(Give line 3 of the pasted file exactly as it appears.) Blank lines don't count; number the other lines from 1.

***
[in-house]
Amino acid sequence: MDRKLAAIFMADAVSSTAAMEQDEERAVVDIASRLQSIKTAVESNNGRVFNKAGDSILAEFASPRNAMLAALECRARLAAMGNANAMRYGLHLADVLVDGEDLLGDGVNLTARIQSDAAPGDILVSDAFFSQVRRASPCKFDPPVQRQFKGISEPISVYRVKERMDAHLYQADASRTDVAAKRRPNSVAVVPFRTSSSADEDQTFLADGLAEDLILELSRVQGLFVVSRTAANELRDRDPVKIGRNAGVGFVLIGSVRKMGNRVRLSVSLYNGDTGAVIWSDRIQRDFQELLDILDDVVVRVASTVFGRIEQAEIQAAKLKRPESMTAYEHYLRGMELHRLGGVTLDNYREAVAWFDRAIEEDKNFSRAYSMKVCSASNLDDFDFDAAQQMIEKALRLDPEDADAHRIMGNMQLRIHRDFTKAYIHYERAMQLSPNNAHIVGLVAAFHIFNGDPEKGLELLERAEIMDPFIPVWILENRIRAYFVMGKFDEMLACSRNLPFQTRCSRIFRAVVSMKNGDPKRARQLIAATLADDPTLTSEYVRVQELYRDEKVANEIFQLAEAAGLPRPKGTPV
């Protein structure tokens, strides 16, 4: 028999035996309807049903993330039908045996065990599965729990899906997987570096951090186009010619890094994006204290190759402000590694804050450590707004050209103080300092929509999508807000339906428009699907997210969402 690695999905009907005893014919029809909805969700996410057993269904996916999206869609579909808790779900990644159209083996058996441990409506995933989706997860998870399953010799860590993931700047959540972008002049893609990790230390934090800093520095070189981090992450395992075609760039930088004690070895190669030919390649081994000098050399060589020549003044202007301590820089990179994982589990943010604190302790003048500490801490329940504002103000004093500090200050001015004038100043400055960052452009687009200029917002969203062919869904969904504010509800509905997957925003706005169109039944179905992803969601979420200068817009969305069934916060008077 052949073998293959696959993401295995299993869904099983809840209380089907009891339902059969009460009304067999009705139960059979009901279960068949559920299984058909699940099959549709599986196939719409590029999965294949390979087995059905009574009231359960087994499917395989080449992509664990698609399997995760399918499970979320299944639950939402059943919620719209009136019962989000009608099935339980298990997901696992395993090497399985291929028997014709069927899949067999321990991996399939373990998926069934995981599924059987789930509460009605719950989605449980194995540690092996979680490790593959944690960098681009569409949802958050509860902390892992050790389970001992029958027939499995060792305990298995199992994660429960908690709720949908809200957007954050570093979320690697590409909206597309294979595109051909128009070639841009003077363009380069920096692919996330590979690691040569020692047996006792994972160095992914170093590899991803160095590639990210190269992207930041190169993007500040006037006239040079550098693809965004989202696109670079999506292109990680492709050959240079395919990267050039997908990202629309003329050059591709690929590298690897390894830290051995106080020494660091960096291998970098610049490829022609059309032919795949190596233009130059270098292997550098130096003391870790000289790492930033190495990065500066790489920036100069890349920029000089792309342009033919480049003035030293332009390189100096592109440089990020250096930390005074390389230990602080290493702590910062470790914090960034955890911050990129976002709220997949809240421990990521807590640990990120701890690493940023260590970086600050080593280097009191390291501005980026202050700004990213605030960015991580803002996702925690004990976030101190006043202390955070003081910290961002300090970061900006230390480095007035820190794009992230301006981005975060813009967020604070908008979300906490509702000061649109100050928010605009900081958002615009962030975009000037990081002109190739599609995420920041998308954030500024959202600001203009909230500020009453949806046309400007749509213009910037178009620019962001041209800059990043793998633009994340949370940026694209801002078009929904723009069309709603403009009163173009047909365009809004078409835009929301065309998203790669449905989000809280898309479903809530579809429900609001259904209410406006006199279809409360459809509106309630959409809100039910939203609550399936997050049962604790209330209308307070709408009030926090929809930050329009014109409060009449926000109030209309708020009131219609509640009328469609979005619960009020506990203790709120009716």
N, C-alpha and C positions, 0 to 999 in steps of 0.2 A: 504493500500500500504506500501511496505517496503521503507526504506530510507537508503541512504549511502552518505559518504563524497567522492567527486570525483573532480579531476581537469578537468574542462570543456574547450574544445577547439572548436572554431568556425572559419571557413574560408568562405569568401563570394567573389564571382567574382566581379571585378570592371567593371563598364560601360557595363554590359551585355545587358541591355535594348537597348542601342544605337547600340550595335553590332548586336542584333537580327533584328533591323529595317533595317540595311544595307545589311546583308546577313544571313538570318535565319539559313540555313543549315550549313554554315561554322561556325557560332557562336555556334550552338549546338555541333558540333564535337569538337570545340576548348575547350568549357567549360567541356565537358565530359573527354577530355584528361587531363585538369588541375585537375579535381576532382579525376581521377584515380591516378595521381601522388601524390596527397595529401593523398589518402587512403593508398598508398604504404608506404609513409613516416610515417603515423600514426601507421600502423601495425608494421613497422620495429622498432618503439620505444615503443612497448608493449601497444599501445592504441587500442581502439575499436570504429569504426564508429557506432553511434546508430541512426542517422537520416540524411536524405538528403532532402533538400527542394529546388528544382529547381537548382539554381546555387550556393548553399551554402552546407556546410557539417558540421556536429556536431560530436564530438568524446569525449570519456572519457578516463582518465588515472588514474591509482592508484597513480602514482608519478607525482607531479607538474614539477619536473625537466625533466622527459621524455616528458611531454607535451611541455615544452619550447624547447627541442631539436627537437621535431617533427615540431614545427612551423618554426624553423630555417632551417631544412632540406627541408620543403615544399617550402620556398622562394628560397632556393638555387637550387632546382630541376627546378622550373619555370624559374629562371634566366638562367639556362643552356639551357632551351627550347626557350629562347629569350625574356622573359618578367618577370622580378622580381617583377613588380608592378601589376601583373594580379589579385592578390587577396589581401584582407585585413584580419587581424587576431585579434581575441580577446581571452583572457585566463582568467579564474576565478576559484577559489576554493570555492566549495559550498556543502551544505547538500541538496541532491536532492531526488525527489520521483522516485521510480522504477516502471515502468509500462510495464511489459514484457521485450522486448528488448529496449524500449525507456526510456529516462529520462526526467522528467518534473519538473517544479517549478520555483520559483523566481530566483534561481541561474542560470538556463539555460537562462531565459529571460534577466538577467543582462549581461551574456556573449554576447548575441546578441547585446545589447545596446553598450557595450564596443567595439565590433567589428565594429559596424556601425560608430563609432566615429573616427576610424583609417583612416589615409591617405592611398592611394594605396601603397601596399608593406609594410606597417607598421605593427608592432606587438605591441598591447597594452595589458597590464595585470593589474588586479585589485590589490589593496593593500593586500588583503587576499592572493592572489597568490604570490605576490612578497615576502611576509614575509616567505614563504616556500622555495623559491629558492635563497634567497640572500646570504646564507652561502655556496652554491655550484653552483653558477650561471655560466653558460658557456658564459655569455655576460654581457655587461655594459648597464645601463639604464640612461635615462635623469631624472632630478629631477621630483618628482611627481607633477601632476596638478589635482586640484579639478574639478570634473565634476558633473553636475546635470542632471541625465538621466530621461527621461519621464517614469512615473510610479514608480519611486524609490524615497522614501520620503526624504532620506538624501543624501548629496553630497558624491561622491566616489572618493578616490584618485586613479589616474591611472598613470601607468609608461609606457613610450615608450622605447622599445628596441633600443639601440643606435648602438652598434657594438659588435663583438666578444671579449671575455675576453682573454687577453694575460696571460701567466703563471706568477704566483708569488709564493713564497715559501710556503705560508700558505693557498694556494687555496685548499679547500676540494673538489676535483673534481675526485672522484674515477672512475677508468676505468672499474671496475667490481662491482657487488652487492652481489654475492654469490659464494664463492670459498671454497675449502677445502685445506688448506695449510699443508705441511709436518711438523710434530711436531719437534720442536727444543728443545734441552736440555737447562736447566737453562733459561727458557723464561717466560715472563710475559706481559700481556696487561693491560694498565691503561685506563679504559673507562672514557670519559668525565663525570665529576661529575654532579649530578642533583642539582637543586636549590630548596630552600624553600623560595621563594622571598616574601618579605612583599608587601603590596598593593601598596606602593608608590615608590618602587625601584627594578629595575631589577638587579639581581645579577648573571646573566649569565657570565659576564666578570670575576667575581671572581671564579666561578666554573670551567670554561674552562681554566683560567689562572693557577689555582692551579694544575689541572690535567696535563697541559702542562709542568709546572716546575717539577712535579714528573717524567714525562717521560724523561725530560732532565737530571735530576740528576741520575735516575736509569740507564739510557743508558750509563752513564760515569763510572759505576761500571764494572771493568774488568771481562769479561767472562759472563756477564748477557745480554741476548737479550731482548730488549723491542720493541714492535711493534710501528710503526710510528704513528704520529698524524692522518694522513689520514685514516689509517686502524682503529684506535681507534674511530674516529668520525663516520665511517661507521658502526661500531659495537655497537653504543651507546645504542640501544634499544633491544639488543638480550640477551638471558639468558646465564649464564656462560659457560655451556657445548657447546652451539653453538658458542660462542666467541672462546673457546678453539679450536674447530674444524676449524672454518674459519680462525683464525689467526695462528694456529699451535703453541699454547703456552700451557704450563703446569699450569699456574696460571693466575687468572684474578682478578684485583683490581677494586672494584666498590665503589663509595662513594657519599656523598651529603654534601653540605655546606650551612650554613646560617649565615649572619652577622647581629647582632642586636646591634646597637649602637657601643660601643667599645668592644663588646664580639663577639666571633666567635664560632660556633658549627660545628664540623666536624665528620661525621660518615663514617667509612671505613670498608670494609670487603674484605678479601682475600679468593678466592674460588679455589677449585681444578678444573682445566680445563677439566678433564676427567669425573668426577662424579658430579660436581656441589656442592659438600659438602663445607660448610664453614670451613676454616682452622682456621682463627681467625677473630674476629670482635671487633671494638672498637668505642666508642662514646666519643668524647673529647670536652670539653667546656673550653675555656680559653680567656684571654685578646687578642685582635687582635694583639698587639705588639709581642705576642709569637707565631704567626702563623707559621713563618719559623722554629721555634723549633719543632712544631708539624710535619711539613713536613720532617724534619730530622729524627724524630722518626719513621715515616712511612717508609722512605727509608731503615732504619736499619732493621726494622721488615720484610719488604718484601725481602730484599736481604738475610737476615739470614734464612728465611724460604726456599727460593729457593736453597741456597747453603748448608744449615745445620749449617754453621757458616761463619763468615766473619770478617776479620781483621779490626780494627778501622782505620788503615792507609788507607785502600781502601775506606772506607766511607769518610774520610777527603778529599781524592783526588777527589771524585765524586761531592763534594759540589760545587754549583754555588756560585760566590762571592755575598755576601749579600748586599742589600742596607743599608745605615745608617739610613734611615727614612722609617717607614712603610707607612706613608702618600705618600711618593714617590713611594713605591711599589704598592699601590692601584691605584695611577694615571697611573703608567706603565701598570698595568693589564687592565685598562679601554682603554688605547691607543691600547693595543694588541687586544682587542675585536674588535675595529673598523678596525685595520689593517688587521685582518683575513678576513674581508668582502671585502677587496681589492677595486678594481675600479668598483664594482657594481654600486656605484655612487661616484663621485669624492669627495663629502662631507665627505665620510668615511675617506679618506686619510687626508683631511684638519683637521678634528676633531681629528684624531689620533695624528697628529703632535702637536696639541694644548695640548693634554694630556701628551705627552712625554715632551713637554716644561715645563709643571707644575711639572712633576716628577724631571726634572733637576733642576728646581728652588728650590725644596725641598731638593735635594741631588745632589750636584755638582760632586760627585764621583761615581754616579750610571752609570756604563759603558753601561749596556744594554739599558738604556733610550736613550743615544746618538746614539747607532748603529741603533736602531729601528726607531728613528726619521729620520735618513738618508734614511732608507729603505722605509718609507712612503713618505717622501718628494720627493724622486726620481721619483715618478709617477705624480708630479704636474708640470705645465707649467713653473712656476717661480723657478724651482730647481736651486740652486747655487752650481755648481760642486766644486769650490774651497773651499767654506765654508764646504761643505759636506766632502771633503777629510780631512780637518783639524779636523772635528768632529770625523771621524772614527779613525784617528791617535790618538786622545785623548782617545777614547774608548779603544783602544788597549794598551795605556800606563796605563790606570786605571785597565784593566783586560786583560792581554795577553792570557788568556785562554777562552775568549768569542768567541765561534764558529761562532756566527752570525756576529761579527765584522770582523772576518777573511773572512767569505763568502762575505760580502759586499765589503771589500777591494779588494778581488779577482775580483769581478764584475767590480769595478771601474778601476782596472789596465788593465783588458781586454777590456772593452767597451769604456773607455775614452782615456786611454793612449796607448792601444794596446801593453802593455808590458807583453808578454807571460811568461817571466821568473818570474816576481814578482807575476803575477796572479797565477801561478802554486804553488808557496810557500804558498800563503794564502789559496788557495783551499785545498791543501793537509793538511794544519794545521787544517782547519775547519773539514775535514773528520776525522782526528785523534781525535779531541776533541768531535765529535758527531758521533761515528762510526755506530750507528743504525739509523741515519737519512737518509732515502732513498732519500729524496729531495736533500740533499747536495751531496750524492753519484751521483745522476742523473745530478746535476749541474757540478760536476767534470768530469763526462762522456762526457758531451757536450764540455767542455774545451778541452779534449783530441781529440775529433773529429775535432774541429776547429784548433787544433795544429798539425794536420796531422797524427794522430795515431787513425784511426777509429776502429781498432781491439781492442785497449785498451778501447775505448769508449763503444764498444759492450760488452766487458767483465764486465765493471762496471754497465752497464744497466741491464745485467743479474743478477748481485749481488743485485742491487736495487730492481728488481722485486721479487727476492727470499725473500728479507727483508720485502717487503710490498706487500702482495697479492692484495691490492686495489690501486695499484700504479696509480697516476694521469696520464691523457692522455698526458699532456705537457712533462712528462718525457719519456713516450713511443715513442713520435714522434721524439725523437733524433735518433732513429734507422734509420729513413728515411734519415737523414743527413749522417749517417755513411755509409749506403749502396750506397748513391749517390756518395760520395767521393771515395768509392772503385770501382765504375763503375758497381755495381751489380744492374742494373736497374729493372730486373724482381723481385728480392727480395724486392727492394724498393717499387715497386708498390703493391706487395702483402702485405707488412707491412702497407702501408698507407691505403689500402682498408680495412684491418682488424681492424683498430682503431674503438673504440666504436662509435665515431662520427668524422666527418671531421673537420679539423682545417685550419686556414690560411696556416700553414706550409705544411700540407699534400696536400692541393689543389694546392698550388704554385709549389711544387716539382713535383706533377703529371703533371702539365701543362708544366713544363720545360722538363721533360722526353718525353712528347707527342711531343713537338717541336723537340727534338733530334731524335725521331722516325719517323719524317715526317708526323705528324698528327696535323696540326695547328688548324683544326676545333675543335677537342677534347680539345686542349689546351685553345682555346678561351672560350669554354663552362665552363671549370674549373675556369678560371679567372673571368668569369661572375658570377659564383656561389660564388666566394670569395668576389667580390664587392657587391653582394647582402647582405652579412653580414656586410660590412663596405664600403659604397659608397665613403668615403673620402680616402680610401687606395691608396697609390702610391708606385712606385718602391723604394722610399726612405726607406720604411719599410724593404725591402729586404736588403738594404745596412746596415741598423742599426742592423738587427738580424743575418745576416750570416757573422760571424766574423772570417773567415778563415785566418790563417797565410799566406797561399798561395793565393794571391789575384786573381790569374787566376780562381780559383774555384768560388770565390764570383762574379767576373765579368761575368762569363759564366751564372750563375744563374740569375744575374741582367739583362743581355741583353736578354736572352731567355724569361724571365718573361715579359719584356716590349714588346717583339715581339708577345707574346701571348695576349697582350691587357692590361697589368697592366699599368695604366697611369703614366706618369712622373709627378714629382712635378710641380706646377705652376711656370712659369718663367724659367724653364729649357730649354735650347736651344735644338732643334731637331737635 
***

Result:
């Protein structure tokens, strides 16, 4: 028999035996309807049903993330039908045996065990599965729990899906997987570096951090186009010619890094994006204290190759402000590694804050450590707004050209103080300092929509999508807000339906428009699907997210969402 690695999905009907005893014919029809909805969700996410057993269904996916999206869609579909808790779900990644159209083996058996441990409506995933989706997860998870399953010799860590993931700047959540972008002049893609990790230390934090800093520095070189981090992450395992075609760039930088004690070895190669030919390649081994000098050399060589020549003044202007301590820089990179994982589990943010604190302790003048500490801490329940504002103000004093500090200050001015004038100043400055960052452009687009200029917002969203062919869904969904504010509800509905997957925003706005169109039944179905992803969601979420200068817009969305069934916060008077 052949073998293959696959993401295995299993869904099983809840209380089907009891339902059969009460009304067999009705139960059979009901279960068949559920299984058909699940099959549709599986196939719409590029999965294949390979087995059905009574009231359960087994499917395989080449992509664990698609399997995760399918499970979320299944639950939402059943919620719209009136019962989000009608099935339980298990997901696992395993090497399985291929028997014709069927899949067999321990991996399939373990998926069934995981599924059987789930509460009605719950989605449980194995540690092996979680490790593959944690960098681009569409949802958050509860902390892992050790389970001992029958027939499995060792305990298995199992994660429960908690709720949908809200957007954050570093979320690697590409909206597309294979595109051909128009070639841009003077363009380069920096692919996330590979690691040569020692047996006792994972160095992914170093590899991803160095590639990210190269992207930041190169993007500040006037006239040079550098693809965004989202696109670079999506292109990680492709050959240079395919990267050039997908990202629309003329050059591709690929590298690897390894830290051995106080020494660091960096291998970098610049490829022609059309032919795949190596233009130059270098292997550098130096003391870790000289790492930033190495990065500066790489920036100069890349920029000089792309342009033919480049003035030293332009390189100096592109440089990020250096930390005074390389230990602080290493702590910062470790914090960034955890911050990129976002709220997949809240421990990521807590640990990120701890690493940023260590970086600050080593280097009191390291501005980026202050700004990213605030960015991580803002996702925690004990976030101190006043202390955070003081910290961002300090970061900006230390480095007035820190794009992230301006981005975060813009967020604070908008979300906490509702000061649109100050928010605009900081958002615009962030975009000037990081002109190739599609995420920041998308954030500024959202600001203009909230500020009453949806046309400007749509213009910037178009620019962001041209800059990043793998633009994340949370940026694209801002078009929904723009069309709603403009009163173009047909365009809004078409835009929301065309998203790669449905989000809280898309479903809530579809429900609001259904209410406006006199279809409360459809509106309630959409809100039910939203609550399936997050049962604790209330209308307070709408009030926090929809930050329009014109409060009449926000109030209309708020009131219609509640009328469609979005619960009020506990203790709120009716």